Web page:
Da Pan Ji (Big plate chicken) Recipe

Let’s finish up the trifecta of chicken stews with da pan ji, aka big plate chicken.  If you have never had this dish, I pity you.  It’s one of the all-time greats and I recommend you order it next time you see it.

When we were in Xian we found this restaurant that served two sizes of da pan ji, huge and hudger.  Even the “small” size was too much for two people and we were definitely not the only ones that wasted much of their dish.  It saddened me to see such profligacy of one of the most amazing plates of food.  The potatoes were nearly buttery and the chicken was chunks of perfect bone-in dark meat all bathed in a spicy, deeply flavored broth and some delicious hand-pulled noodles.  We went back again a few days later in the only repeat restaurant visit of our two weeks in China.  It was definitely the best thing we ate and we ate a lot of very good food.

Now I don’t claim to be able to top the version we had.  If nothing else I am fairly sure a large part of our dish was deep fried as that is the only way they could get the silky texture in the food and get it out to us so quickly.  This version is more stew-like and less a brothy stir- fry.  I hope it ends up good.  Also I struggled with how much tomato/carrots to add, so in this version I am just going to add a dollop of tomato paste and omit carrots.

2-3 lbs of chicken thighs, drumstick or leg quarters
1 onion, diced
6 cloves of garlic, thinly sliced
1 in of ginger, thinly sliced
2 tbsp of sichuan doubanjiang
2-4 tbsp of tomato paste
3-4 star anise
2 cinnamon sticks
2 black cardamom (cao guo)
1 tbsp of cumin, ground
1 tsp of white pepper,  ground
1 tsp of black pepper, ground
1 tbsp of Korean or Sichuan red pepper flakes (mostly for color)
1 tbsp of Sichuan peppercorns, whole or ground (adjust this to taste)
1/2 tsp of ground ginger
1/2 tsp of garlic powder
10-12 mild dried red chiles (something like an Arbol will work), deseeded if preferred
2 bay leaves
1/4 c of Shaoxing wine
1 tbsp of brown sugar
3 c of chicken stock or replace some with beer
2 tbsp of dark soy sauce
2 tbsp of light soy, plus more for seasoning
1 to 1.5 lbs of potatoes (any type you prefer), peeled and cut into large chunks
1 red pepper, 1 green pepper, 2-3 jalapenos deseeded and chopped
6 spring onions, whites cut into 1 inch piece and greens thinly sliced and reserved for garnish
1 tbsp of black rice vinegar

Preheat oven to 325 F.

On medium high heat, brown chicken skin side of all chicken, adding oil as needed, and in as many batches as needed.  About 6-7 minutes.  Remove to a cutting board and, for true authenticity, cleave into small bone-in chunks.

Saute onion, garlic and ginger until lightly browned.  Add doubanjiang, tomato paste and whole spices and saute until tomato paste is browned and oil is red.  Then add ground spices, dried chiles and bay leaves and stir constantly for about 30 seconds.  Splash in the wine and scrape up any browned bits.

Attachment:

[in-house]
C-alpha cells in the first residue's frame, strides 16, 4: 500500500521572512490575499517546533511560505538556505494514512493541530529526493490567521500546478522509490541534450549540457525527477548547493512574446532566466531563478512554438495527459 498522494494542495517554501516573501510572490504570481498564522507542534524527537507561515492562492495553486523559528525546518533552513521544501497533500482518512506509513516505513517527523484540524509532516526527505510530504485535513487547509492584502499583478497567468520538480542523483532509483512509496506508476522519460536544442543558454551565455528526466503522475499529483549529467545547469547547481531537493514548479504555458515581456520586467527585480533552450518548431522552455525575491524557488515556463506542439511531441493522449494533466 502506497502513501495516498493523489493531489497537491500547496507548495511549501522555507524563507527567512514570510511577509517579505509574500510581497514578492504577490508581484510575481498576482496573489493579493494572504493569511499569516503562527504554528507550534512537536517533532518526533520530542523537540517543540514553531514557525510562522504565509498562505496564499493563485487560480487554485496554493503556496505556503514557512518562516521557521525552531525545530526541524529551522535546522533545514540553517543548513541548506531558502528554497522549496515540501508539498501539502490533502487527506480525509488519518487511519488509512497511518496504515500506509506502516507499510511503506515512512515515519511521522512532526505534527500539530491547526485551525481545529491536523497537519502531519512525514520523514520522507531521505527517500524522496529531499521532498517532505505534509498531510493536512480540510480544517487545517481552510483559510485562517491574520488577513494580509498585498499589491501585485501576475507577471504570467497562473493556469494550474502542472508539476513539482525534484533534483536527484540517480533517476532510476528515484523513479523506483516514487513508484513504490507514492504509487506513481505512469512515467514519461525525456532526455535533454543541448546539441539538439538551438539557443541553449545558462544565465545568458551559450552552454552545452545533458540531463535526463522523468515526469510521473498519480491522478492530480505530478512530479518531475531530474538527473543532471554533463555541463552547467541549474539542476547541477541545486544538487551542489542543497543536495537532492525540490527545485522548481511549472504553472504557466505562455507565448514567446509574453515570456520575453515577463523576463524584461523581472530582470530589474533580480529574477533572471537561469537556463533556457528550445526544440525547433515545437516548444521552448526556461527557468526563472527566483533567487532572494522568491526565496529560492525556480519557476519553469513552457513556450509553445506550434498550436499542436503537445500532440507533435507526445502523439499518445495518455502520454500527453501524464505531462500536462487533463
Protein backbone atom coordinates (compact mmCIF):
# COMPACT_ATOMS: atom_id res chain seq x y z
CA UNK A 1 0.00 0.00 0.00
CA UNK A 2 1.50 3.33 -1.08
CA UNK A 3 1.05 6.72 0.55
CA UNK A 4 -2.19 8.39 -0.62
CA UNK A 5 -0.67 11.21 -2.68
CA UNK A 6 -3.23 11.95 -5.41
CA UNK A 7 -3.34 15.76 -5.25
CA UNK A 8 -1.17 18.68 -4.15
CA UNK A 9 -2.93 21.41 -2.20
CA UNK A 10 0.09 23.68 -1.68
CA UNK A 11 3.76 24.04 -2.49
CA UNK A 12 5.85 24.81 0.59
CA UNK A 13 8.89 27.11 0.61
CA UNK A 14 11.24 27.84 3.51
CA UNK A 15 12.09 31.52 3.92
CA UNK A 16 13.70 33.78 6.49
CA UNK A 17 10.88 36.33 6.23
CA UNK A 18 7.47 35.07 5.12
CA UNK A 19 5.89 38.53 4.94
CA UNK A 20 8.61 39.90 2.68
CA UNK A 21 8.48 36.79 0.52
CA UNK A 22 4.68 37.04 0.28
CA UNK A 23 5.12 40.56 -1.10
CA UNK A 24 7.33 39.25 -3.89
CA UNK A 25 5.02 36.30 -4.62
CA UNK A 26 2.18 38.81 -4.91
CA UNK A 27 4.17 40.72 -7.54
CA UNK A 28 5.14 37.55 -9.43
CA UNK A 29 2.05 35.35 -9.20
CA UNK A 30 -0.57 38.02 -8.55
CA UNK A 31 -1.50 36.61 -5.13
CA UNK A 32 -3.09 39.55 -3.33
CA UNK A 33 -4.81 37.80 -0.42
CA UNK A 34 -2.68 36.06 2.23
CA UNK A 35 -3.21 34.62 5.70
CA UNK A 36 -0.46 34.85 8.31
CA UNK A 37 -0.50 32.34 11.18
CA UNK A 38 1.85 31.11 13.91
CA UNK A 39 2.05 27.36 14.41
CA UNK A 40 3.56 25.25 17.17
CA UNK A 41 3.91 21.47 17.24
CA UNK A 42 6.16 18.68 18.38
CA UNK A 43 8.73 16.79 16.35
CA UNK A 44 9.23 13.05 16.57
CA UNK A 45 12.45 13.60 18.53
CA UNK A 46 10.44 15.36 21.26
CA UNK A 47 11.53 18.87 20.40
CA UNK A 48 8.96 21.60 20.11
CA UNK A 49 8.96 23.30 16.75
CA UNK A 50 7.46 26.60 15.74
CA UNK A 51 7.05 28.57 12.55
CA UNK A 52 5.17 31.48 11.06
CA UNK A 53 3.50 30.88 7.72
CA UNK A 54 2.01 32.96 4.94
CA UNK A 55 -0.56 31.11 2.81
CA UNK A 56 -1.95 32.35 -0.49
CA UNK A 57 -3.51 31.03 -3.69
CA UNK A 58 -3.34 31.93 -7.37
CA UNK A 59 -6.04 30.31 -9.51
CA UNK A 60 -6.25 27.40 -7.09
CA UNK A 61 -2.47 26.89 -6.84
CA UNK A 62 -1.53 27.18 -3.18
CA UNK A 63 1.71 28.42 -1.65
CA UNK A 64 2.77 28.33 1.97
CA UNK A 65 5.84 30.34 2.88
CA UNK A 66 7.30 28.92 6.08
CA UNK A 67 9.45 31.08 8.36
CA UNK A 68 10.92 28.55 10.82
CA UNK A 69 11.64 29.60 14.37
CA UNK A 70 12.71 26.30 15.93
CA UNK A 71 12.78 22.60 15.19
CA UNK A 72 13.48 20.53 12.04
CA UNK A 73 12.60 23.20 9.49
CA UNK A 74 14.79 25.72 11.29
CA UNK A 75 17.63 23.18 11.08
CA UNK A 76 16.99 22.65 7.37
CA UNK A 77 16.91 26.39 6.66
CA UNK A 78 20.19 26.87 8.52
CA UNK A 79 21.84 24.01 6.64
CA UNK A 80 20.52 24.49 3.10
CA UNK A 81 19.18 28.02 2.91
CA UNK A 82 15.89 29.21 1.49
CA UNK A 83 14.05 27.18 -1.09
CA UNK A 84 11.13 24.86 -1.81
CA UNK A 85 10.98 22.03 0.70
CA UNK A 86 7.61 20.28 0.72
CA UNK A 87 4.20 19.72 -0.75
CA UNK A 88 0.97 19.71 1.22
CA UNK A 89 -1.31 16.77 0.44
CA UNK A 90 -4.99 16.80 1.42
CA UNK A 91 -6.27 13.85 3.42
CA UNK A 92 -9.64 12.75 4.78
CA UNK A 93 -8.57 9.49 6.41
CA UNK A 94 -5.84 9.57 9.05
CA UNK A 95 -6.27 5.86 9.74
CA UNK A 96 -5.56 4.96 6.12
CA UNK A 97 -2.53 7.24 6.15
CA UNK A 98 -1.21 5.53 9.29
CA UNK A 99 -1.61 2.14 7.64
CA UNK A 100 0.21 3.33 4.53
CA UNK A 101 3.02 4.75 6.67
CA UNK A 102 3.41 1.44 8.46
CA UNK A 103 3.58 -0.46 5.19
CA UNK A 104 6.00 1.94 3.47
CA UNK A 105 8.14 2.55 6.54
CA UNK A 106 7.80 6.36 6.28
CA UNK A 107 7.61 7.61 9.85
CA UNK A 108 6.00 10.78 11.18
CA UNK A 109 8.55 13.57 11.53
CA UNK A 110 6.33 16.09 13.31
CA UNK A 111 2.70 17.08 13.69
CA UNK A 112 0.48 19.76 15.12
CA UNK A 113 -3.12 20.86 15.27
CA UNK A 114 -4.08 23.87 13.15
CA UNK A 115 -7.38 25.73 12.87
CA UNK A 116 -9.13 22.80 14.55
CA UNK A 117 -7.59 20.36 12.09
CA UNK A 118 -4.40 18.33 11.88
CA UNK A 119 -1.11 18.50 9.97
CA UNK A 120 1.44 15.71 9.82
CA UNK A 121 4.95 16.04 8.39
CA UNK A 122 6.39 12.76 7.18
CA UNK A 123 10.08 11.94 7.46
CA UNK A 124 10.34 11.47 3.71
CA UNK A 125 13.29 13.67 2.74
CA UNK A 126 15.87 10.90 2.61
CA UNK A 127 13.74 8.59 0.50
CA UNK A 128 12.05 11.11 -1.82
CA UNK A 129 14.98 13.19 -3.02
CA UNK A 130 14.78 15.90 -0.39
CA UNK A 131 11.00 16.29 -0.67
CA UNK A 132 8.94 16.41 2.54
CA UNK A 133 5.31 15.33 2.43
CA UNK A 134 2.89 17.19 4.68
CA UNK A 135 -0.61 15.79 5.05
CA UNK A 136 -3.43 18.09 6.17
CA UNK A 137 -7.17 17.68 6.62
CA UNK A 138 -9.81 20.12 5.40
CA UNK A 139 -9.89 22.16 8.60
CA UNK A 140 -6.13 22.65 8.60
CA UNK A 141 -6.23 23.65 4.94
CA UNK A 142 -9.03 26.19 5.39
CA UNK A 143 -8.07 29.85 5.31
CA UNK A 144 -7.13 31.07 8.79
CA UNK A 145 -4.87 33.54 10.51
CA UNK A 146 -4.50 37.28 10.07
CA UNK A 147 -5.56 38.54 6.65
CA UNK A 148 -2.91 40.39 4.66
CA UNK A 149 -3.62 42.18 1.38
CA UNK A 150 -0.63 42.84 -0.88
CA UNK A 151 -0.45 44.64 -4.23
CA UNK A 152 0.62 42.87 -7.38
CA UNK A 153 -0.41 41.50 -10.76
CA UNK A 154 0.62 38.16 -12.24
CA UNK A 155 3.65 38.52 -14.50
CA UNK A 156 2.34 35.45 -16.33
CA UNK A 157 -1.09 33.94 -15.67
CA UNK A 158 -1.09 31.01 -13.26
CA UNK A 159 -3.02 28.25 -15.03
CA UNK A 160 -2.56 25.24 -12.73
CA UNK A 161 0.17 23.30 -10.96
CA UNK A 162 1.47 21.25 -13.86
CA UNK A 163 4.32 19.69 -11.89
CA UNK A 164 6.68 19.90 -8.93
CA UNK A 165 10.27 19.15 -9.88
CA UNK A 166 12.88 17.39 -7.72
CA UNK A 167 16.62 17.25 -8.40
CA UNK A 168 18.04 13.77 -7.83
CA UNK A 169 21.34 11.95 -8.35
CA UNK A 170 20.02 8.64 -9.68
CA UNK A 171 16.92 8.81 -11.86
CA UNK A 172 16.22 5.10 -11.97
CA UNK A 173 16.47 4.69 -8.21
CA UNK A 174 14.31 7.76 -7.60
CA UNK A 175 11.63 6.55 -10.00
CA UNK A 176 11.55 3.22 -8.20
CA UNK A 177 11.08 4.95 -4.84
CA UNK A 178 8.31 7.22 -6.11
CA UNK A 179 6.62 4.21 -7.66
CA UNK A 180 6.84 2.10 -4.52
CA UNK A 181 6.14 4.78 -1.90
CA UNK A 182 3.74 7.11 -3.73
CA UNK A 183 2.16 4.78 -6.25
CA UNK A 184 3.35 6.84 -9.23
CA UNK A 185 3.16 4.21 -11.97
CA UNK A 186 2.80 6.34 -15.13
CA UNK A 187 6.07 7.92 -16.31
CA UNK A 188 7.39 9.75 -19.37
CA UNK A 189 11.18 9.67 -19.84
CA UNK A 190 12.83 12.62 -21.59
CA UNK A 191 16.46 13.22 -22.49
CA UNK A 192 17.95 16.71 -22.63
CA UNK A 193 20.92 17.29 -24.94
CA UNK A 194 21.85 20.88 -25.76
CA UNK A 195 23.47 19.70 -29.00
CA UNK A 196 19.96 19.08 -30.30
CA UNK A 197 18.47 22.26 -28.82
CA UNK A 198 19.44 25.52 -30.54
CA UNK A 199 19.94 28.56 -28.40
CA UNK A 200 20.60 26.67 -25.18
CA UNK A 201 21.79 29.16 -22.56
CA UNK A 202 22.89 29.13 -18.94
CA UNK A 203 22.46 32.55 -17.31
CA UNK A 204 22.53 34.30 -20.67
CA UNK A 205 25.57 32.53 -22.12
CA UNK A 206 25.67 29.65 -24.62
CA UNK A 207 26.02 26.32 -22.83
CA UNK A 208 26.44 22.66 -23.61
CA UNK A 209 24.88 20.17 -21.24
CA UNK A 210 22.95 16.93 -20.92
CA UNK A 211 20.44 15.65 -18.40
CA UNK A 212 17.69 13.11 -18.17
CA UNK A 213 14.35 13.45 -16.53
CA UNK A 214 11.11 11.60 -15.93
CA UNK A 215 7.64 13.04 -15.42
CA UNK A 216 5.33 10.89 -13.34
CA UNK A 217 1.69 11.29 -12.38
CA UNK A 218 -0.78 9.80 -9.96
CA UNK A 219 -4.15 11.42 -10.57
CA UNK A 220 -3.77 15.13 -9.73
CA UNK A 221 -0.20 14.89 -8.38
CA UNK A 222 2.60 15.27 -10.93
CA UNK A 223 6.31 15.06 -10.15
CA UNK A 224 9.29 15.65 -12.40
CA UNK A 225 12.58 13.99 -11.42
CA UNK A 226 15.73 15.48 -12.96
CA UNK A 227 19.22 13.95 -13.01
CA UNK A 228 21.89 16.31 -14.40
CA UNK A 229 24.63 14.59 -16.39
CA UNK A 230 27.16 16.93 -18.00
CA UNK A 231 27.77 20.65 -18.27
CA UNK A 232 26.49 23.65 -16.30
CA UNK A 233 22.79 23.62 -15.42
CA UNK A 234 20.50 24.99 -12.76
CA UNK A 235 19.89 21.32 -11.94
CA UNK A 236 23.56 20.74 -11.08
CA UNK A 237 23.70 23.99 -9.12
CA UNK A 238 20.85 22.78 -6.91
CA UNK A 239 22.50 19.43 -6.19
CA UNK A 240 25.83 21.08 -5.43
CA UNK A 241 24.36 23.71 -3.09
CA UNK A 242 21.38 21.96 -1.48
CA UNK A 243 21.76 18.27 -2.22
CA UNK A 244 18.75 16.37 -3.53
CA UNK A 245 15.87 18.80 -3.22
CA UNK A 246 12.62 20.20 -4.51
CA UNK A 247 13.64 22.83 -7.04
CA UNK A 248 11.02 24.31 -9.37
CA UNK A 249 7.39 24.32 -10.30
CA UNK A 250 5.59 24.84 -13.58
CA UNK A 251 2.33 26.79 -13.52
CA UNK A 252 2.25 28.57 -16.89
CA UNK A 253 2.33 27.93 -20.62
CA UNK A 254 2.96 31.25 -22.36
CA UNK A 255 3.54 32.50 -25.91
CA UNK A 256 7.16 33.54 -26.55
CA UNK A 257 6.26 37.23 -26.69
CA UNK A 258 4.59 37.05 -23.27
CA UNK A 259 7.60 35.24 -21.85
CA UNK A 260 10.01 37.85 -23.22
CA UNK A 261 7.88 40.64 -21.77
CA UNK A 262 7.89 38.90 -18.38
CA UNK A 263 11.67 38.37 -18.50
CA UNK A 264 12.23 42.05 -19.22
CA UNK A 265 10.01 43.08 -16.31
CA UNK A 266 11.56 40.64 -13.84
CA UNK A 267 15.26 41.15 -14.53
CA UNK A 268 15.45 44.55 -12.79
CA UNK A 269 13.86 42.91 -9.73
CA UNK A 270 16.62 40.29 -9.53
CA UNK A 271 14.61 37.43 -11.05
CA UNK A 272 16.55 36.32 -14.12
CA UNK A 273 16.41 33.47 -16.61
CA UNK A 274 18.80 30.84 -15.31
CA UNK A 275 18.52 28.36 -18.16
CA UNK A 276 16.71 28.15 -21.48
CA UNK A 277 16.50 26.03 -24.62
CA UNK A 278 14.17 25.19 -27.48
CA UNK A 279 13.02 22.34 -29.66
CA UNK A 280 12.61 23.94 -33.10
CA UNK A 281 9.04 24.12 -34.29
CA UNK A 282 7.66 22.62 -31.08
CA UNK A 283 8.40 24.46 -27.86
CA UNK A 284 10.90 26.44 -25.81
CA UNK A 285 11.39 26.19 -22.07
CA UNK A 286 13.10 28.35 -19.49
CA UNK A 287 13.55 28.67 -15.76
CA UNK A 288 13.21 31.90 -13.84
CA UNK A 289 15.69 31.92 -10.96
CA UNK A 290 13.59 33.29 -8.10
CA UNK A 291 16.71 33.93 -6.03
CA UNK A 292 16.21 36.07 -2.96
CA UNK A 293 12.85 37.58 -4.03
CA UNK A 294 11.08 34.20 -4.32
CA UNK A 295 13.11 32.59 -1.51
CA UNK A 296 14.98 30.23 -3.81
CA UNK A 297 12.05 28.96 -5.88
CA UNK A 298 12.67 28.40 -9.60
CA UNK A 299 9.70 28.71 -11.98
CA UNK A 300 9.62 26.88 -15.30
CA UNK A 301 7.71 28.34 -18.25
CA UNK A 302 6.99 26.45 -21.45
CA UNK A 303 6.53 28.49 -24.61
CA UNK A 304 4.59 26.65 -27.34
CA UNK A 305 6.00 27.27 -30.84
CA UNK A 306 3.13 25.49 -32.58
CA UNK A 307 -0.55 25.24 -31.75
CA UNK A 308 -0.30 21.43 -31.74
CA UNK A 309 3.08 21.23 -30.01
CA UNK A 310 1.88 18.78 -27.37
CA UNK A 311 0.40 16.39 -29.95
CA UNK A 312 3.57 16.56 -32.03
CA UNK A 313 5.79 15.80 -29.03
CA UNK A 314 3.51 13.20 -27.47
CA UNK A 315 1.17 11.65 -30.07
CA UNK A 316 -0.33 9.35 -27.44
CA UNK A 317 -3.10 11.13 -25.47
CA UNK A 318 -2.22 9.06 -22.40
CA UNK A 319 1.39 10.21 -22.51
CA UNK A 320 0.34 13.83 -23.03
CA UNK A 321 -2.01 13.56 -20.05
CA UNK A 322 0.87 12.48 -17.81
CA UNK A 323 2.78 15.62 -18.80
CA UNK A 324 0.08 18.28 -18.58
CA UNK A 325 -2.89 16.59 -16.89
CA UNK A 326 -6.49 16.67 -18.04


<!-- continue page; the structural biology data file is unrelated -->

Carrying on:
Now add chicken stock, sugar and soy sauces and bring to a simmer.  Add potatoes and then transfer to the oven partially covered.  Braise for 15 minutes.  Add chicken thighs and braise for about 30 minutes.  Then add peppers and spring onion whites and return to oven for another 30 minutes.

Remove from oven and season with vinegar, additional light soy sauce and pepper.  Serve over flat wide wheat noodles or rice.



Coq au Vin via the Yucatan

I was flipping through David Sterling’s Yucatan (gorgeous book) and I came across a recipe for chicken stewed in spiced wine.  It sounded a lot like a weird mashup of coq au vin mashed up with Moroccan tagine (though more likely the influence is by way of Asia) and then a Latin touch with the pickled things.  I wanted to make it more of a one pot meal so I added some typical stew vegetables, dropped the green olives (we are not big olive eaters) and drastically amended the preparation.  Sterling has great ideas for recipes, but I find the cooking techniques overly complicated and not optimal at the same time.  However, I am sure they are authentic.

4 oz bacon or salt pork in lardons
3 lbs of chicken thighs, drumstick or leg quarters
1 onion, diced
6 cloves of garlic, thinly sliced
1 oz of fresh ginger, thinly sliced
1-2 tbsp of tomato paste
2 tbsp of flour
1.5 tsp of ground cinnamon
1 tsp of ground ginger
6 allspice berries, ground
4 cloves, ground
1/2 tsp black pepper, ground
1/4 tsp dried thyme
2 bay leaves
1 lb of button/cremini mushrooms, quartered
1 lb of carrots, large dice
8 oz of peeled pearl onions
4 c of red wine
1/4 to 1/2 c slivered almonds
2 tbsp capers
5 pickled jalapenos
2 Tbsp of red wine vinegar, more to taste
sugar, salt, pepper to taste

Preheat oven to 325 F.

Brown bacon in Dutch Oven over medium high heat for about 10 minutes.  Remove bacon with a slotted spoon to a paper towel.

Brown chicken skin side of all chicken in rendered bacon fat, adding oil as needed and in as many batches as needed.  About 6-7 minutes.  Remove to a plate.

Brown mushrooms for about 10-12 minutes.  Then add onion, garlic, ginger

Add onion, garlic, ginger, pearl onions and carrots and saute until lightly browned.  Add tomato paste and cook until lightly browned.  Add herbs, spices and flour and stir constantly for about 30 seconds.  Add wine and scrape up any browned bits.  Bring to a simmer and then transfer to oven partially covered.

Braise for 30 minutes then add chicken, almonds, capers and pickled jalapenos, using stove to return to a simmer if needed.  Return to oven and braise for 45 minutes to an hour longer.

Add vinegar and then season to taste.  Much of this depends on the sweetness of the wine you use. Garnish with reserved bacon lardons.